verdict, condemnation, and demand of the Cross which is unacceptable and
irritating to a very great number of professing Christians. Further, it is the
presence of much that is called "worldliness" both in the individual Christian
life and in the Church which absolutely neutralises their effectiveness in the
realisation of the essential purposes of the Cross.
2. The Cross crucifies
By it the Word of God declares
that "our old man has been crucified with Christ" (Romans 6:6). "One died for
all, therefore all died in Him, that they which live should henceforth live no
longer unto themselves, but unto him" (2 Corinthians 5:14-15). We have tried to
bring some of the old creation life into the new creation and God won't have it.
The history of the fallen race was concluded so far as God was concerned at
Calvary. From that time onward, God's entire concern was the new creation, but
alike our human capabilities as well as our infirmities; what we call our better
side as our worse; our goodness and our badness have been included in that
death. Henceforth we are called to live not on a human level but on a divine.
Humanly we possess nothing which is acceptable to God.
It is always the assertion of some human element, some like or dislike, some fad
or fancy, some ambition or some personal interest, which paralyses the real
spiritual work of God. To regard not only our sins but ourselves as having been
taken to the Cross by Christ is the only way by which those purposes of God can
be wrought out through our lives. It is strange that while we ourselves are the
bane of our own existence, the trouble of our own lives, we are so slow to
accept our crucification with Christ, to have the Cross wrought out to our death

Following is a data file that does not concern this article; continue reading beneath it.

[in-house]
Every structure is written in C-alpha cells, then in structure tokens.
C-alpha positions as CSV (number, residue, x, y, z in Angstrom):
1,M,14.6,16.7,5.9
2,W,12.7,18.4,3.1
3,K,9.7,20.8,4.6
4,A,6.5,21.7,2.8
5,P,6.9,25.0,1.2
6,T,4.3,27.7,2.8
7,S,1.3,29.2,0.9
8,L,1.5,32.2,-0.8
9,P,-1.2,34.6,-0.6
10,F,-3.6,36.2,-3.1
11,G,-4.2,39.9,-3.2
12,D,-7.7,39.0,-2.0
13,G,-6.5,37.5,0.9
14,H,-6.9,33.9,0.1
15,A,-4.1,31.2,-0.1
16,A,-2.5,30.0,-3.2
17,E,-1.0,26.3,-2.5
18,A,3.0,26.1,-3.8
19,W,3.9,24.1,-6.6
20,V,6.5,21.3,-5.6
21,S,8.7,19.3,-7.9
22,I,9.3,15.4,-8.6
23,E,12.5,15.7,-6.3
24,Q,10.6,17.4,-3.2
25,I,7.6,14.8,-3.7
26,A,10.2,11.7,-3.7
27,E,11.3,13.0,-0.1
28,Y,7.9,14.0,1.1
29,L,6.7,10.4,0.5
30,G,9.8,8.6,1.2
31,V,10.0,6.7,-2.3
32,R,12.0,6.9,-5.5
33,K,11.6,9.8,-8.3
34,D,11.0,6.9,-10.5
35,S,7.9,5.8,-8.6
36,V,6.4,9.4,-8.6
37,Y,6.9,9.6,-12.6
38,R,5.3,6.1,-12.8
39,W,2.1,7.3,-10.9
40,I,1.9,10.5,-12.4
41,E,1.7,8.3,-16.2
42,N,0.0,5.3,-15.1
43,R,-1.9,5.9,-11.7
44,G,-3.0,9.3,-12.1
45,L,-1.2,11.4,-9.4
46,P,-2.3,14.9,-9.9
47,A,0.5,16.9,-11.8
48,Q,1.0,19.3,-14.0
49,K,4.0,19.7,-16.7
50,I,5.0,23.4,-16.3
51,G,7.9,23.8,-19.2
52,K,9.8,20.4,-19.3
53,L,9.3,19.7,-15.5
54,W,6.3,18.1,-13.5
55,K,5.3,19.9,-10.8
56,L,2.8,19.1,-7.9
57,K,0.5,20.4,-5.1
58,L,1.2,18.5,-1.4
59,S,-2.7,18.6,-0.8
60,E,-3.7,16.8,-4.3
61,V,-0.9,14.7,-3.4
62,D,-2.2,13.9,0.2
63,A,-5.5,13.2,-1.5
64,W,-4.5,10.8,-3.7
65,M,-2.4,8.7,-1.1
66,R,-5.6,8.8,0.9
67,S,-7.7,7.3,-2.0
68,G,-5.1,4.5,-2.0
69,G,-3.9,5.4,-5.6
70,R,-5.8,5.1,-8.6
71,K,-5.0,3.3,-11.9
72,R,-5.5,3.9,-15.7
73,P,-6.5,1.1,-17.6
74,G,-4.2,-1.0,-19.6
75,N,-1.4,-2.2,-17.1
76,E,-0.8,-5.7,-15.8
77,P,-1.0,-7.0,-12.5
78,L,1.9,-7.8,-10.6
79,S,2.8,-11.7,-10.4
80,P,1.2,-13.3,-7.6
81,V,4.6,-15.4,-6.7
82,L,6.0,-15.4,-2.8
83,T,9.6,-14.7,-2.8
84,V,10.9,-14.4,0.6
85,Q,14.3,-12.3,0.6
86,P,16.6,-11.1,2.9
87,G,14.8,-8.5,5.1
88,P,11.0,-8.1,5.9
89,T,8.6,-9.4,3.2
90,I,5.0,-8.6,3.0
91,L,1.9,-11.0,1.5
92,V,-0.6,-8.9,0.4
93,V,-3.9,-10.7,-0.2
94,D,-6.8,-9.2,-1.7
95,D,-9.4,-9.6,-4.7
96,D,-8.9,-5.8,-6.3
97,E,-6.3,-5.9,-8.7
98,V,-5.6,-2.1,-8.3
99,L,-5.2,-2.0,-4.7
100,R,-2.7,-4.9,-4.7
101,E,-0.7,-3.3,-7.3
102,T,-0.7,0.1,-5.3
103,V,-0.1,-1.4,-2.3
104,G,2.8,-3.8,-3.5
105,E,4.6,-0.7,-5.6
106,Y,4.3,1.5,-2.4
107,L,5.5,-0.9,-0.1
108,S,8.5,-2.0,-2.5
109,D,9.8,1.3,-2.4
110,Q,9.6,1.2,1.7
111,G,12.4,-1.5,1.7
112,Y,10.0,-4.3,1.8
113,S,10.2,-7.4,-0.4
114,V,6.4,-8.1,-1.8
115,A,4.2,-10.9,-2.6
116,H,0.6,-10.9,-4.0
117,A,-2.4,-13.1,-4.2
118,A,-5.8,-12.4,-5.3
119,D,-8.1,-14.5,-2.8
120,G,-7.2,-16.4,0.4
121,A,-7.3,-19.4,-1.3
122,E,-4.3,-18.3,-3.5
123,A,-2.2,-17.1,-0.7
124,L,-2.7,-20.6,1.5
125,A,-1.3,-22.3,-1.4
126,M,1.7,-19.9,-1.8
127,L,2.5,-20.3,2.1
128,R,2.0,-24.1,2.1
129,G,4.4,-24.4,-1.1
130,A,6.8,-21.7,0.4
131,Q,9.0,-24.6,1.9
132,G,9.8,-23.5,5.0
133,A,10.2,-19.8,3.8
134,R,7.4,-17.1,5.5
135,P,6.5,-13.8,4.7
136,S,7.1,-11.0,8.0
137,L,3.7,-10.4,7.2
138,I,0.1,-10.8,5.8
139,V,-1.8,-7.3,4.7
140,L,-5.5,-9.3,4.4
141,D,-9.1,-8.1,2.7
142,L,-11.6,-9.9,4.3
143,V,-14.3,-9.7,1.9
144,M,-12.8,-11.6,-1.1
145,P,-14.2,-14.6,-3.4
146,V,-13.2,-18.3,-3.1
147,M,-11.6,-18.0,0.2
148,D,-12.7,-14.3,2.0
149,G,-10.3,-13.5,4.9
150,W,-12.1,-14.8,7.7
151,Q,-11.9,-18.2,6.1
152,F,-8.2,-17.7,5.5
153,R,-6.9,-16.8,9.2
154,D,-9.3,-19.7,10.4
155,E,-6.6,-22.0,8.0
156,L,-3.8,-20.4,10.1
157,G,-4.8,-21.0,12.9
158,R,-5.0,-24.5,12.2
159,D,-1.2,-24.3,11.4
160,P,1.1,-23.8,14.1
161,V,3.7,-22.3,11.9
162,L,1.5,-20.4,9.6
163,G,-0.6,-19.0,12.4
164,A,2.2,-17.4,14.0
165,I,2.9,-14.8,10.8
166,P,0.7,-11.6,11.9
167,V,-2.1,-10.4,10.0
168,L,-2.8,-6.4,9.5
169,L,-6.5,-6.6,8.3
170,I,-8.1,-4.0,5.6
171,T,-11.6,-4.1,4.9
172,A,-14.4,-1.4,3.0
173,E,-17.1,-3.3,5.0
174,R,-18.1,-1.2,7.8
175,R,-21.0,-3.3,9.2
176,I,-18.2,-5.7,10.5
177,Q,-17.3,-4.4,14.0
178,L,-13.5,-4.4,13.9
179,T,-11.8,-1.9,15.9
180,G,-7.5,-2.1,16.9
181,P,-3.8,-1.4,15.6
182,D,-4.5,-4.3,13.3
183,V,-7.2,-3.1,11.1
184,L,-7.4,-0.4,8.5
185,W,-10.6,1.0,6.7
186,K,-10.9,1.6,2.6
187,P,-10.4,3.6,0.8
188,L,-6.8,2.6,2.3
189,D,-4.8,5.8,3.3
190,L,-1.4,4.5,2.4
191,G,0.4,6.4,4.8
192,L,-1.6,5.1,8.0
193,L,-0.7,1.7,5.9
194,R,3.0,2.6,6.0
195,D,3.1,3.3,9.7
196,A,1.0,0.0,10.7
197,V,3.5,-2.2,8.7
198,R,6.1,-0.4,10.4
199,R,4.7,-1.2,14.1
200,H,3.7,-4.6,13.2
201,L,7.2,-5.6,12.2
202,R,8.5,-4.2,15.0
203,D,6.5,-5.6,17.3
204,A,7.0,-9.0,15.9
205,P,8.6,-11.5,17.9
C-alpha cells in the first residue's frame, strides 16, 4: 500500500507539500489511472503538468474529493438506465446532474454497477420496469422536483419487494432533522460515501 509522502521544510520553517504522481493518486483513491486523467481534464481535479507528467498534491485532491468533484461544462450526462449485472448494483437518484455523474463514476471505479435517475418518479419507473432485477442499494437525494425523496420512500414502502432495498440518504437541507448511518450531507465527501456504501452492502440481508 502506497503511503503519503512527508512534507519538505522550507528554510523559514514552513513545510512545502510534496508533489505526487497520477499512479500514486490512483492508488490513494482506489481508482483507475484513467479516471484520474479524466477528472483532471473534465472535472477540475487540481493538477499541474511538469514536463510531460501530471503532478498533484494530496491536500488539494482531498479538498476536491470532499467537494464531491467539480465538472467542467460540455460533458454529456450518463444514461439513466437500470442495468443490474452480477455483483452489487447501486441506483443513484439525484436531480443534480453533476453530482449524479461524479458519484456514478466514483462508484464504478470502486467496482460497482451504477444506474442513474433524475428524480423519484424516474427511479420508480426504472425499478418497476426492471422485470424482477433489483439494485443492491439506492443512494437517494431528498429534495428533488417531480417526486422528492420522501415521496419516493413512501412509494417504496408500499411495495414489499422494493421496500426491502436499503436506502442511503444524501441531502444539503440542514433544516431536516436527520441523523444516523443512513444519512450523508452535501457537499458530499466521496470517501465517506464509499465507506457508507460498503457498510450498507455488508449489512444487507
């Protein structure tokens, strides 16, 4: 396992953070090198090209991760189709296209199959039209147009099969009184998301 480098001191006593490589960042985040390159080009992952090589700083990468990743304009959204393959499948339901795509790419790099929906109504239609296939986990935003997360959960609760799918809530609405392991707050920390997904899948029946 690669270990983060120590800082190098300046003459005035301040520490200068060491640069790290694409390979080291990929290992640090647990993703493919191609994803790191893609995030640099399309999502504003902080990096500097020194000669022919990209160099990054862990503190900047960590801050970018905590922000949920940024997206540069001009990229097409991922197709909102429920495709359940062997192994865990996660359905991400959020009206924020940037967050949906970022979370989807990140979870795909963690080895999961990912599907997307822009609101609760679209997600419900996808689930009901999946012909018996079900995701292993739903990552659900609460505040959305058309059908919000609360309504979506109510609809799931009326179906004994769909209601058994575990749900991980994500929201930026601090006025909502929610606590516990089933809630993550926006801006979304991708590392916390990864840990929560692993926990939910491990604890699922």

in order that the life of Christ might be made manifest in us. Herein lies the
offence of the Cross, not only for the worldling but also for the Christian.
3. The Cross casts out
Here we touch, perhaps, the
deepest cause of the offence, for the world and the flesh are only the
instruments and weapons by which the great hierarchy of Satan maintains its hold
and its existence as the controlling force. Christ said as He approached the
Cross, "Now is the prince of this world cast out" (John 12:31). Paul reflecting
upon that Cross said that by it: "Christ stripped off principalities and powers,
making a show of them openly, and triumphed over them" (Colossians 2:15).
It is perfectly natural, then,
that the great hierarchy of evil should by every means and resource seek to make
the Cross of none effect. By the "pale cast of thought" it will dilute the
message of the Cross; by pushing in the world's methods, its means, its spirit,
it will sap the spiritual vitality of the Church; by stirring up the flesh, the
self and the old Adam it will cause schism, strain and disintegration; or by
making much of the human element in its artistic, aesthetic, heroic,
humanitarian side, it will be blind to the need of regeneration. Reputation,
popularity, bigness, the world standard of success, are all contrary to the
spirit of Christ, but they are the toys with which the enemy engrosses the minds
of many, even Christian ministers.
If, therefore, the Cross is
preached in the full victory over and emancipation from the world, the flesh and
the devil, it is to be expected that by hook or by crook the intelligent forces
of evil will leave no stone unturned to stop it, and will stir up every cause of
offence to lay to the account of the Cross.
In conclusion let us not forget
that the enjoyment of the full life of God, the experience of victory, and
executive co-operation with Him that sitteth upon the throne in the sure
realisation that His eternal purposes are ours just in so far as we are one with
the full and essential meaning of the Cross as set forth in the Word of God. "I
have been crucified with Christ, henceforth... no longer I but Christ." "They
overcame him because of the blood of the Lamb, and because of the word of their
testimony, and they counted not their lives dear unto the death" (Revelation
First published in "A Witness and A Testimony"
magazine, Jan-Feb 1932, Vol 10-1